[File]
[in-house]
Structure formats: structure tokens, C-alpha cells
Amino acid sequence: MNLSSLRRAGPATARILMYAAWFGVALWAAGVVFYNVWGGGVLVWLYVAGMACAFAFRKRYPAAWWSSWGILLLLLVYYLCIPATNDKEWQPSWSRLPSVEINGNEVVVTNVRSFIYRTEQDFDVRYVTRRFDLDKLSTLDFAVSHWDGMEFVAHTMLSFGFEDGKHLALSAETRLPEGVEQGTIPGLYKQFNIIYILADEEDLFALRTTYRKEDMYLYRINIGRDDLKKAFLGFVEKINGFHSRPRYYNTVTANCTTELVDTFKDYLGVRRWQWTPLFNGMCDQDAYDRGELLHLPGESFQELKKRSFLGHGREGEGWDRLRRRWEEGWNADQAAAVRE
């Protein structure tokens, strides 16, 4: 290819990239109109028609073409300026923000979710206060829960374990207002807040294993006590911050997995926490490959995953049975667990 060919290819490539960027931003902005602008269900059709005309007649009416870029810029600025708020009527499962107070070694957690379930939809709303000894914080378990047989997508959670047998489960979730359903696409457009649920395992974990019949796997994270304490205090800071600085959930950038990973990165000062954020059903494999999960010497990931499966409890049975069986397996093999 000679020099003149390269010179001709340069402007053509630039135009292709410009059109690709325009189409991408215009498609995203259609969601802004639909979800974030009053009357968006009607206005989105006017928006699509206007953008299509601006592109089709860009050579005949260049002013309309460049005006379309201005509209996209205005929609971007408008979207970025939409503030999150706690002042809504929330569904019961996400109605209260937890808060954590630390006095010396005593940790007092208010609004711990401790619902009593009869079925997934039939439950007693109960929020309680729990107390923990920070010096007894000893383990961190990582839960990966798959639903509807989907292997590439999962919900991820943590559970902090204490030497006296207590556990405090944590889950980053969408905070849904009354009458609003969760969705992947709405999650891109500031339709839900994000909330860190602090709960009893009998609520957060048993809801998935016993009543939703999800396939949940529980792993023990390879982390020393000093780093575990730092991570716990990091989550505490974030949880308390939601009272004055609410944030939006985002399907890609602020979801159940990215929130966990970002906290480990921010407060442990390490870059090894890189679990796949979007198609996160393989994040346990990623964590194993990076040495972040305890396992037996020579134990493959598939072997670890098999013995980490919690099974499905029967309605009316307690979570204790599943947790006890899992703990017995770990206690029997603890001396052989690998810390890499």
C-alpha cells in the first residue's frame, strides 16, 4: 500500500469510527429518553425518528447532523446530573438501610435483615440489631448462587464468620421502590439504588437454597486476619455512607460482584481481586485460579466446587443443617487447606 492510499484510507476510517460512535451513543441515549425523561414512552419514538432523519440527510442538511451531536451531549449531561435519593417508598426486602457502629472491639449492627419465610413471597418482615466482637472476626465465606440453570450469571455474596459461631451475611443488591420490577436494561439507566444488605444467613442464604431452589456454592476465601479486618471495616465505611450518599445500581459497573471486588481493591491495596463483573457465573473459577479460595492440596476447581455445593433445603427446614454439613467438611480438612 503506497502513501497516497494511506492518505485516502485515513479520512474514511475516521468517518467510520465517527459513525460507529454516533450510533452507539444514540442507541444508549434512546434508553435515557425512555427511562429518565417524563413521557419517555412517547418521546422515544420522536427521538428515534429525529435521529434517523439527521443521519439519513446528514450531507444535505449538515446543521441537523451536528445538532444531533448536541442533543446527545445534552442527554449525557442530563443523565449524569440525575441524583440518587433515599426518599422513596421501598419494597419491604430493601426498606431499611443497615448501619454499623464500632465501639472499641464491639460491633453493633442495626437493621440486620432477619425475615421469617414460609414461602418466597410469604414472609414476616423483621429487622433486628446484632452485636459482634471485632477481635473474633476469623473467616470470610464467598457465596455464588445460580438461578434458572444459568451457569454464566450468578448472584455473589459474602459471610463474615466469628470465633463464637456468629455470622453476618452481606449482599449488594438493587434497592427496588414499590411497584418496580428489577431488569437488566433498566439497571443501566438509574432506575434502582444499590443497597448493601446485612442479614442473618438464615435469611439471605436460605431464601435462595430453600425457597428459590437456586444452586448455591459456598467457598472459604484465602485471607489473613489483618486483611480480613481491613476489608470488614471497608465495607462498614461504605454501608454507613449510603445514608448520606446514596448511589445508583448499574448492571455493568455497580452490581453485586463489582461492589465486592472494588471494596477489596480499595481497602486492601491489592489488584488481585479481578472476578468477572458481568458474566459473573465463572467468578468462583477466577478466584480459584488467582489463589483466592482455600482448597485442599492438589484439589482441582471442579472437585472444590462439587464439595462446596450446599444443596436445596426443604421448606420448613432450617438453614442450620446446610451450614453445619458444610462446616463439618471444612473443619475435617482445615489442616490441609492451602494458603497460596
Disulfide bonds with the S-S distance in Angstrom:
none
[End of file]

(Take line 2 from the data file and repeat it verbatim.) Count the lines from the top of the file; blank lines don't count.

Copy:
Structure formats: structure tokens, C-alpha cells